Limited Palette Basics, Sun Shadows Studio Painting by Jo-Ann Sanborn

Sun Shadows

Using a limited palette is one of the best ways to gain control over your palette. You will become very familiar with each color you choose and are forced to explore the limits of it’s usefulness to get a full range of value and color in your painting.

Your palette will be purer and your colors clearer if your primary colors contain pigments for only one other color. For example, your warm red will contain red and yellow, and your cool red will contain red and blue. Your warm blue will contain blue and yellow, and your cool blue will contain blue and green. Your warm yellow will contain yellow and red, and your cool yellow will contain yellow and blue.

If you add any secondary colors to this basic palette, you will want to make sure that they are the true compliments of the primaries. If they are they will make a lovely, lively neutral color rather than a dead, flat color. Black should be added to the palette with caution, since it is a subtractive color that takes light and color away. It’s almost never a good choice to darken, and best used purely as the color black.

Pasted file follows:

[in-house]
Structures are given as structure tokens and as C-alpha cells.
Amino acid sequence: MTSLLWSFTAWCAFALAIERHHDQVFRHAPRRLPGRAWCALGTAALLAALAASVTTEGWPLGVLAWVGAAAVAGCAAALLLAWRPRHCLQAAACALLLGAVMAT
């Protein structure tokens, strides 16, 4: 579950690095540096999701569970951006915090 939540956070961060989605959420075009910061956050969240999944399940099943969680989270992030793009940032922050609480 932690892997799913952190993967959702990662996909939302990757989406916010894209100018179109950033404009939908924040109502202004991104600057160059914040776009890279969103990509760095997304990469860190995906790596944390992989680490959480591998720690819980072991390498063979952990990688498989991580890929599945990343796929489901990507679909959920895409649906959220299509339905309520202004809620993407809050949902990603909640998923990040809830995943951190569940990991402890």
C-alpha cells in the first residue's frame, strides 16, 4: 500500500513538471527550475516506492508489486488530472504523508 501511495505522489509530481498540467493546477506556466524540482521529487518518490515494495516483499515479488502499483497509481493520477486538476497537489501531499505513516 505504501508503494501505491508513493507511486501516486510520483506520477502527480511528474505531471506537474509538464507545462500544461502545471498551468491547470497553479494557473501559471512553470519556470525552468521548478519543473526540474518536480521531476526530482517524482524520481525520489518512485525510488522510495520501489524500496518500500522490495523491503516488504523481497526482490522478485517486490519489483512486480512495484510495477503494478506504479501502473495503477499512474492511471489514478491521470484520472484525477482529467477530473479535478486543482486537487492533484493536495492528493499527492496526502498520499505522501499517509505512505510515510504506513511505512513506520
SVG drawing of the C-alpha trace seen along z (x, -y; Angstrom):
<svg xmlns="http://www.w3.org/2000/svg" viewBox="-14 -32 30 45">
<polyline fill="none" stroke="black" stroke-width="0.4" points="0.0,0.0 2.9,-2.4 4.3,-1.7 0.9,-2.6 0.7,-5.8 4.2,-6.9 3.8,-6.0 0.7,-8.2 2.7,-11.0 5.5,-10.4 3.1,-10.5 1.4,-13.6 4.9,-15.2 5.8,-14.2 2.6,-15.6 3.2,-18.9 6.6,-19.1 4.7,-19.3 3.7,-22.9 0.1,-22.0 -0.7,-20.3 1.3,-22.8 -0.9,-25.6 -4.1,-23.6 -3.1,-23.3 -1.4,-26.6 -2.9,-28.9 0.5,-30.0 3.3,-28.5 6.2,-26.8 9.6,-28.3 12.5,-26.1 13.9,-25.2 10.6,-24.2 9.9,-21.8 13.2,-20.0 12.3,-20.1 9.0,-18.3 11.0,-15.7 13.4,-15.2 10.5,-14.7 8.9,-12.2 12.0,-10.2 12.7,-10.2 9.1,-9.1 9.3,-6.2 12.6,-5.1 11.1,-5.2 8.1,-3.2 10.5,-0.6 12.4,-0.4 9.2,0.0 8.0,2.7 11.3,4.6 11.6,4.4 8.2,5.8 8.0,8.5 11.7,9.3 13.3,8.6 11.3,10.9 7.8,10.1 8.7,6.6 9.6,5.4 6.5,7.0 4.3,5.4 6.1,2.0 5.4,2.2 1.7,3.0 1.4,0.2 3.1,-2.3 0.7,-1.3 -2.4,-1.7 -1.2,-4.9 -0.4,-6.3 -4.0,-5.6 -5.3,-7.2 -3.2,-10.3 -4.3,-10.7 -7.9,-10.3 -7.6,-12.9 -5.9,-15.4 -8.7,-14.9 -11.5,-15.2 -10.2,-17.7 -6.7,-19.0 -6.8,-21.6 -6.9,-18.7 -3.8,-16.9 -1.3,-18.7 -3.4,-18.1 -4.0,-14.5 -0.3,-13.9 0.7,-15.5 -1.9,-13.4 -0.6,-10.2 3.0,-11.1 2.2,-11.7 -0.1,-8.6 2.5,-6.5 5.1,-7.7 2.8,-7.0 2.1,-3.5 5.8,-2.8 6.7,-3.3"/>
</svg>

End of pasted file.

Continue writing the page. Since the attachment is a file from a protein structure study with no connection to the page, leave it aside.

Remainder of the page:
White can lighten, but it also neutralizes your color. Titanium is a heavy, opaque white used for good coverage, while Zinc white is more transparent. Transparent mixing white is a fairly new color that can be used to thin out and extend your color without neutralizing it.

In today's Everglades painting I’ve used a limited palette of Quinacridone Crimson, Cerulean Blue, and Lemon Medium Azo, Quinacridone Magenta, Ultramarine Blue and Naples Yellow and a Hookers Deep Permanent green to help with the darks, and Titanium White.

You can simplify even further by using only three primaries plus white and still have all the range you need. Try it, and you’ll find that you may produce some of your most colorful paintings.